The House on Beckett Lane by Emma Rogers

An iPad showing the cover of The House on Beckett Lane with a background of book pages surrounded by fake flowers and pine cones.

A family in an inescapable cycle of abuse; a widower discovering who he is without his wife standing by his side; a couple avoiding the cancer shaped elephant in the room.

Set in the ever-changing structure of the home, The House on Beckett Lane examines every corner of tragedy over a fifteen year period. Rogers combines voice, dialogue and description to create a poignant narrative poignant narrative which explores the individuality of thought and demonstrates the multiplicity of perspective. 

I am not normally one for short stories but when Emma reached out and asked if I’d like to read and review her collection, I figured I would give it a try since it’s quite a short one – I am so glad I did. It is made up of five short stories, each one focusing on a different character.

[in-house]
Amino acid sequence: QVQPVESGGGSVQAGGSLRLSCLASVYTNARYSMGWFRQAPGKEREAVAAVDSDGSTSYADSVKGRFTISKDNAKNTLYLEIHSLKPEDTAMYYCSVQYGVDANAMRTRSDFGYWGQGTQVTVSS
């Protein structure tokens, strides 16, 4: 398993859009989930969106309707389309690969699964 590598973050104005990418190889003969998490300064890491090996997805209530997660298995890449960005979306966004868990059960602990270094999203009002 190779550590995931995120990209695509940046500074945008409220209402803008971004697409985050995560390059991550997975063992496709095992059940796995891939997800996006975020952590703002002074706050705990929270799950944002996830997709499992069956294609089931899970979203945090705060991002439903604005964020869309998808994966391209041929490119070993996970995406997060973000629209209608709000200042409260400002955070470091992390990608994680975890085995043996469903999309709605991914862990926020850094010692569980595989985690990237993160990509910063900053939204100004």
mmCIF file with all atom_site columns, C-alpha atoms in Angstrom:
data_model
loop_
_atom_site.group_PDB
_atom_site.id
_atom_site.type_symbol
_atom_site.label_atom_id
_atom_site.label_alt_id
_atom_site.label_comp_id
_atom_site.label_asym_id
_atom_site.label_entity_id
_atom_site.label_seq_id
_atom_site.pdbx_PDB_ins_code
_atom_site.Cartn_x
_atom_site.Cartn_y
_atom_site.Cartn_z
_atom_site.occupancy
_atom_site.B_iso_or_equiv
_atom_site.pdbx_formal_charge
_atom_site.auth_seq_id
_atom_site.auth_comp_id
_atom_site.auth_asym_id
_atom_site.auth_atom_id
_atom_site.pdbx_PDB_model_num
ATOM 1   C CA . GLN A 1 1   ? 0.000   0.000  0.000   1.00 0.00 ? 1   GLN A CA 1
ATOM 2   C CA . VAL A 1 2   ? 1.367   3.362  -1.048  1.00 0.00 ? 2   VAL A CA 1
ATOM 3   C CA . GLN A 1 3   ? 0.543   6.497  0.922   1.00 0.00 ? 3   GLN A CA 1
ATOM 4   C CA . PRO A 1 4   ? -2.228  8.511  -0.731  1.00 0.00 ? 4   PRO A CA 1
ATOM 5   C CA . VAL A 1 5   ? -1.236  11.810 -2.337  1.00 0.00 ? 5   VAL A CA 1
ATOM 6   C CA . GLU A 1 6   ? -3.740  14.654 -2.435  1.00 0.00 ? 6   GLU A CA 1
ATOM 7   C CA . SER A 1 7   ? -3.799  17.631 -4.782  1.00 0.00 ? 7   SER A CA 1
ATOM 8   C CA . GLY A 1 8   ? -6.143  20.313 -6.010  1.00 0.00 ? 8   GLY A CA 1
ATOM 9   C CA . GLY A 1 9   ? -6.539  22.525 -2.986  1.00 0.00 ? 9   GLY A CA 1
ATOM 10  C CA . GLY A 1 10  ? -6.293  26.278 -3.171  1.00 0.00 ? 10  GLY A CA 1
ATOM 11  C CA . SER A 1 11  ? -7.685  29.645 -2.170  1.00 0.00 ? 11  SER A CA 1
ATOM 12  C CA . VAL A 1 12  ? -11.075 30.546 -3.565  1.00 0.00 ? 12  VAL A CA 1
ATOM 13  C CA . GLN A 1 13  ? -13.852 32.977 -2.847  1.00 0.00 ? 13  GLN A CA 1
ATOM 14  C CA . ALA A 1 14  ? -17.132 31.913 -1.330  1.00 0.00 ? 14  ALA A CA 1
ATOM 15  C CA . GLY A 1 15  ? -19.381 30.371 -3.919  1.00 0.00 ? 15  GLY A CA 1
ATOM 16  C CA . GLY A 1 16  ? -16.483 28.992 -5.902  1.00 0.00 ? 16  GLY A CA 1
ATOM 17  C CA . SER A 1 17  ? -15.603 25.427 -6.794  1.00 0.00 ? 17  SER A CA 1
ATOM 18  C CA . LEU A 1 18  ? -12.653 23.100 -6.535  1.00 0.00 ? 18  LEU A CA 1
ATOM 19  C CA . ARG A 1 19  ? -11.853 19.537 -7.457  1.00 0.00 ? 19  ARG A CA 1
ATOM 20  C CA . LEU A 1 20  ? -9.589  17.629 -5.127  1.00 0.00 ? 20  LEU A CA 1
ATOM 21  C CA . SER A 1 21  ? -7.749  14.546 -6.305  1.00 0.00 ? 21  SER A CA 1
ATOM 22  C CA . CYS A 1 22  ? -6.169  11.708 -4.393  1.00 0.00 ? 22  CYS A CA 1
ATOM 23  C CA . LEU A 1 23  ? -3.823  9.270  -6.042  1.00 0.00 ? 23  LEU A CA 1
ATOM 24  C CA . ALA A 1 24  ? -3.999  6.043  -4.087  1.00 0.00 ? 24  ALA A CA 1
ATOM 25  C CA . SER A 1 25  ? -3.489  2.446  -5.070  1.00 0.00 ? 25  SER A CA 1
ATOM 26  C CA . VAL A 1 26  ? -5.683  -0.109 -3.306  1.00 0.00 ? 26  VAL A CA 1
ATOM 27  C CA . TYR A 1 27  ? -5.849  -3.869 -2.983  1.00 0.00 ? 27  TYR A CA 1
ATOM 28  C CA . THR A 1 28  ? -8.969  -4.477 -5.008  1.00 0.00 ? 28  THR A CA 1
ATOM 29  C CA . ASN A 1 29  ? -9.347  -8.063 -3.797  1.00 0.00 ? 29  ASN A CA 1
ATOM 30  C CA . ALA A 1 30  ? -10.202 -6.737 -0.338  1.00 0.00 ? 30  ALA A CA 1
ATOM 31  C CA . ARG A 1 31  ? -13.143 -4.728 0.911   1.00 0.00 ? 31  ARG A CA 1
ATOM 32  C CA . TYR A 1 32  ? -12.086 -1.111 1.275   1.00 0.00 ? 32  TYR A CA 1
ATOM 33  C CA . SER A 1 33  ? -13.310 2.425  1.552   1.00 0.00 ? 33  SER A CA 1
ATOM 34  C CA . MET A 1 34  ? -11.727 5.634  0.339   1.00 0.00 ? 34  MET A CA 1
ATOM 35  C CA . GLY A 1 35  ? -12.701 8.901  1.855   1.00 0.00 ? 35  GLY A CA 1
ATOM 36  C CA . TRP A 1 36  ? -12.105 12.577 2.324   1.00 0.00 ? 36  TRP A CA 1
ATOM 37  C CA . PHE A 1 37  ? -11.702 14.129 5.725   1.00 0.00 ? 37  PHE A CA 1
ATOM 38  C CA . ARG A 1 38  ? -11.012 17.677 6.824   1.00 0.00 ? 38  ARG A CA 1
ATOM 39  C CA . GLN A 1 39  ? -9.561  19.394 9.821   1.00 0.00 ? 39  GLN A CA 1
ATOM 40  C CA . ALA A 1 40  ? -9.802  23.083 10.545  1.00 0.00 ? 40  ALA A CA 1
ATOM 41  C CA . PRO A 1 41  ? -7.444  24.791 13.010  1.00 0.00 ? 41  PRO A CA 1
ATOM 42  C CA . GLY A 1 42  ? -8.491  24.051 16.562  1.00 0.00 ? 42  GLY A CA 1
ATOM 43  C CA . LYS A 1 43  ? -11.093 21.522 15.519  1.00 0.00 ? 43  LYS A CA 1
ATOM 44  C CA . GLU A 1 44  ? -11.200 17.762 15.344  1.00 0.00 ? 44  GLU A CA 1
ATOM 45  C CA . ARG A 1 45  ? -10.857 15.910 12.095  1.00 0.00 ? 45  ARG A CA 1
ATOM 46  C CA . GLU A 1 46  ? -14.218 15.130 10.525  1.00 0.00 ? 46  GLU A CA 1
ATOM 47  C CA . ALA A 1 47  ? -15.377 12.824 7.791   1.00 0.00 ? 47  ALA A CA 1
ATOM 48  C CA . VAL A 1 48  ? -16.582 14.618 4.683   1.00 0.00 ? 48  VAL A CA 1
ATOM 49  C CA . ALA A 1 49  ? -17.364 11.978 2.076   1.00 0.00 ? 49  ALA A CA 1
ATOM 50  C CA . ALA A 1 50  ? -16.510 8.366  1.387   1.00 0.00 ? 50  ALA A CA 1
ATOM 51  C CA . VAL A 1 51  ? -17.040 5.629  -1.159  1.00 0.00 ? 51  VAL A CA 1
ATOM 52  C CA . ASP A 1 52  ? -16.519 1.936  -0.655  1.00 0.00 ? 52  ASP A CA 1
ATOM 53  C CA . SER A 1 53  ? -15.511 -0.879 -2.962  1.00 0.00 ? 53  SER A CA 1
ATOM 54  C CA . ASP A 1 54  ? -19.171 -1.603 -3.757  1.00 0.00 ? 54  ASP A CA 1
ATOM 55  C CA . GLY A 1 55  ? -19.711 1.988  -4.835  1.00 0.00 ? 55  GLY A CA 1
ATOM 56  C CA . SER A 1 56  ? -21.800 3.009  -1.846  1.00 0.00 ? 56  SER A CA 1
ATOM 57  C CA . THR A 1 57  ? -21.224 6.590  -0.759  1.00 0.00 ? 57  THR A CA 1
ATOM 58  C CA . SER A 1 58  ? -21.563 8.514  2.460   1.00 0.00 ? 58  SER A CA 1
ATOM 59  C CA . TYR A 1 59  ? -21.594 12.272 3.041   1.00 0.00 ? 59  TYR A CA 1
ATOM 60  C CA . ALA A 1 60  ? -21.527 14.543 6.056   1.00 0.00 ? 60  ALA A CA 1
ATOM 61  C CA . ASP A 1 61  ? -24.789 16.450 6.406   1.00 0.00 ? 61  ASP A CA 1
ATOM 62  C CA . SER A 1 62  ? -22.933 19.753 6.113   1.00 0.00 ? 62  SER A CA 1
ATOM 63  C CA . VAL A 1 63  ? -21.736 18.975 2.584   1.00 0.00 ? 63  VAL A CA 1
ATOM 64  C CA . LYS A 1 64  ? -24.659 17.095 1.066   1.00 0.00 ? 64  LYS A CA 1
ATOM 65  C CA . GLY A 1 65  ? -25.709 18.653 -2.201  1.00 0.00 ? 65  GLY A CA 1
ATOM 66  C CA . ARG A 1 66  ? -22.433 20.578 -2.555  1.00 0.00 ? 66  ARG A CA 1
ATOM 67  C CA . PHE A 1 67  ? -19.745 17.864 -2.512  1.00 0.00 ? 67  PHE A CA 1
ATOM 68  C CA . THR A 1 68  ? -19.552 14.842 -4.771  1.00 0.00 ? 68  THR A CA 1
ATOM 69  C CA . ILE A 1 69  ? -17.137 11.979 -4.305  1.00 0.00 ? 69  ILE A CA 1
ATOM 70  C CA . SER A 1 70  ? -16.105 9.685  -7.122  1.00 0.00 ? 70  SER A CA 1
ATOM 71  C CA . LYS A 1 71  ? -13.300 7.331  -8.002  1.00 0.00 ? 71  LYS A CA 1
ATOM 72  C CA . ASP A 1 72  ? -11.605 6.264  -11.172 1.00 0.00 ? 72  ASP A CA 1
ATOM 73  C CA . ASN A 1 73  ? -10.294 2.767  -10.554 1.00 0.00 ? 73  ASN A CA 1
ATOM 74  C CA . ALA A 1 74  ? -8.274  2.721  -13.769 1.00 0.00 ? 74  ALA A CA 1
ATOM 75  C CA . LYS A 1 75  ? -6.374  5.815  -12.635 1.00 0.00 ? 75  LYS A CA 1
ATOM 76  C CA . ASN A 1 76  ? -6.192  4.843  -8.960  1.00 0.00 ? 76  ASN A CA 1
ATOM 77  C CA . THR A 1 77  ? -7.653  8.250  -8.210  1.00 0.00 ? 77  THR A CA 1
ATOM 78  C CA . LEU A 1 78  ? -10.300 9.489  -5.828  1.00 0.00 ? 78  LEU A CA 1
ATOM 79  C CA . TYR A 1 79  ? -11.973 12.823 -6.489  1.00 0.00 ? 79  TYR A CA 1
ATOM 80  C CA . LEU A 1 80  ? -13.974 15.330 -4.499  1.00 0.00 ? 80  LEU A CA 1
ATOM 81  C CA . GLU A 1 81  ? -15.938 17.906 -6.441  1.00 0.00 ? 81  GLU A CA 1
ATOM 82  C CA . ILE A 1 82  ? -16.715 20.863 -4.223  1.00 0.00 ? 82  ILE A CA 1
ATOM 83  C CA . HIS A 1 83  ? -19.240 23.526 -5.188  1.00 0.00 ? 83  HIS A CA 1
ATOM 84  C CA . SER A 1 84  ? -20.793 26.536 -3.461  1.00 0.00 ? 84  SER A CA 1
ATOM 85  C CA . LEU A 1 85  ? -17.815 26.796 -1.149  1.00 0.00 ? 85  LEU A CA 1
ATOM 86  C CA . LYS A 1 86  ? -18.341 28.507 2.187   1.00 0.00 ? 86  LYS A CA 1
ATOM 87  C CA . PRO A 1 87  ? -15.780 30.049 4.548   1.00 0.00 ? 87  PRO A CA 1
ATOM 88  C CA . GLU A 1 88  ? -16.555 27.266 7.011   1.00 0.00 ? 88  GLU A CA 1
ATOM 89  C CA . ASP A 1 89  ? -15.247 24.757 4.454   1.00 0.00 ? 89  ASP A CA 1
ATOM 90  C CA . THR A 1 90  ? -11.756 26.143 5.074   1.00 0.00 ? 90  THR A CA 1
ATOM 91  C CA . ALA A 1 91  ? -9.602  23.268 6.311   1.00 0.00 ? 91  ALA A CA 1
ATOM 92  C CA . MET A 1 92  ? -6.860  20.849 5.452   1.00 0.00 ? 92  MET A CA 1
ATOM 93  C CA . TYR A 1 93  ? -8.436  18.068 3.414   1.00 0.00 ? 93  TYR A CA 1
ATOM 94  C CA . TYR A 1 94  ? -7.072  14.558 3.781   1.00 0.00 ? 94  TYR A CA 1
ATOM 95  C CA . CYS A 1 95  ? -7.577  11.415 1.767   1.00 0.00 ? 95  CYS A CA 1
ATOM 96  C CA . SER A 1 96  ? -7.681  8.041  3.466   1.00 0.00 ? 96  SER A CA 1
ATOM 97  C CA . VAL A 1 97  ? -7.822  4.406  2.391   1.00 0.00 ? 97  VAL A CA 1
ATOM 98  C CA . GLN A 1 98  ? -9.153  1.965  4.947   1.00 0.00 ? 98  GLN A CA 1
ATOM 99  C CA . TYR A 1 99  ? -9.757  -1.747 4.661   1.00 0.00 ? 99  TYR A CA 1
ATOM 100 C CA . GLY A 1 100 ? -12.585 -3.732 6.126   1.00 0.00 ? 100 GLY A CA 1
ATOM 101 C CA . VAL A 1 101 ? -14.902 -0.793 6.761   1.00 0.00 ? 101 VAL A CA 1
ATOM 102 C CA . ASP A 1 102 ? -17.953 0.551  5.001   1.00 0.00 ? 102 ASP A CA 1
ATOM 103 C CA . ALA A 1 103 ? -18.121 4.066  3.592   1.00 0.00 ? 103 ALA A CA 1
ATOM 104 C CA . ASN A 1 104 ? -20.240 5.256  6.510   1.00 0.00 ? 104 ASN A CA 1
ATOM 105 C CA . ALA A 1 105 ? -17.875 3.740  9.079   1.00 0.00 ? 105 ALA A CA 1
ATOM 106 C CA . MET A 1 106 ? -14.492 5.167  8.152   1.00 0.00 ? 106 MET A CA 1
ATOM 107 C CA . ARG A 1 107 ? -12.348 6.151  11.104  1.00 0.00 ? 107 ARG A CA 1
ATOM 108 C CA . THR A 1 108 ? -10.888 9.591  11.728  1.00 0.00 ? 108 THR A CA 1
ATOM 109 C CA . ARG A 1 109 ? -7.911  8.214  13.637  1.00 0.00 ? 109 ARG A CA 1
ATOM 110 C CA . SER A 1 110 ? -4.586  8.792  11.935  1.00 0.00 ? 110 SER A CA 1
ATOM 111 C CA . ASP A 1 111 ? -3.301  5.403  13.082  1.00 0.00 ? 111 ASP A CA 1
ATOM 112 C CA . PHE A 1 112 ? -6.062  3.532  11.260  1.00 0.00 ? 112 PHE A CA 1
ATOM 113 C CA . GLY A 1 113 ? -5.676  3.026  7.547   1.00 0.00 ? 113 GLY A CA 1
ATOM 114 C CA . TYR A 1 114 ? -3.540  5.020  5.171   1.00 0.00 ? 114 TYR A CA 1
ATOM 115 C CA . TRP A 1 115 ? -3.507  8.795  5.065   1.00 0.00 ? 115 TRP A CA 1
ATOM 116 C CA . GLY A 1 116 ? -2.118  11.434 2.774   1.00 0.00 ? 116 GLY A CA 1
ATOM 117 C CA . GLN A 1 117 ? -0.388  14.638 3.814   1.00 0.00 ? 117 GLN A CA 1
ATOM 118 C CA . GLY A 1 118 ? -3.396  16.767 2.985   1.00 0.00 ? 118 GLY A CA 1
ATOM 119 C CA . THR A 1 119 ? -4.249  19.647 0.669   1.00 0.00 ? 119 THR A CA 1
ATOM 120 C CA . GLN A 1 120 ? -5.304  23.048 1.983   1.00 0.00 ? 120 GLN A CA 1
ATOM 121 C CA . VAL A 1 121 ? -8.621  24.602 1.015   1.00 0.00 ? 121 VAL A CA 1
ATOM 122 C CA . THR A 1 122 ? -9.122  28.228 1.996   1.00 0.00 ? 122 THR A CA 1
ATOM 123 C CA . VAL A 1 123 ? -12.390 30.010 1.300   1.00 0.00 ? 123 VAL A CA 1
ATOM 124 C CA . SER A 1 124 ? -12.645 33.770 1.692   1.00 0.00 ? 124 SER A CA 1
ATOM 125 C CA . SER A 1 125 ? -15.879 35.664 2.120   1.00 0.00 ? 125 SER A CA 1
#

Rogers writes so well that it draws you in immediately to these characters lives. They feel realistic and fundamentally flawed and perfect examples of the human condition.

Each story reads like a snapshot of life, as if you were peering in through the window and observing a few minutes of someone’s life, just enough to know them for that brief moment. Some of them I was happy to leave, feeling like I’d got just enough and others I found myself wanting to stay longer, to find out more about their lives rather than that brief glimpse.

I really enjoyed reading this and would definitely read more from her in future.

Huge thank you to It’s A Reader’s Life for inviting me on this tour and sending me an e-ARC of her book, which is self published. This was originally published on my Instagram as part of the blog tour.


Rating: 4 out of 5.

Trigger Warnings: Child death, Grief, Death, Cancer, Suicide, Domestic Abuse

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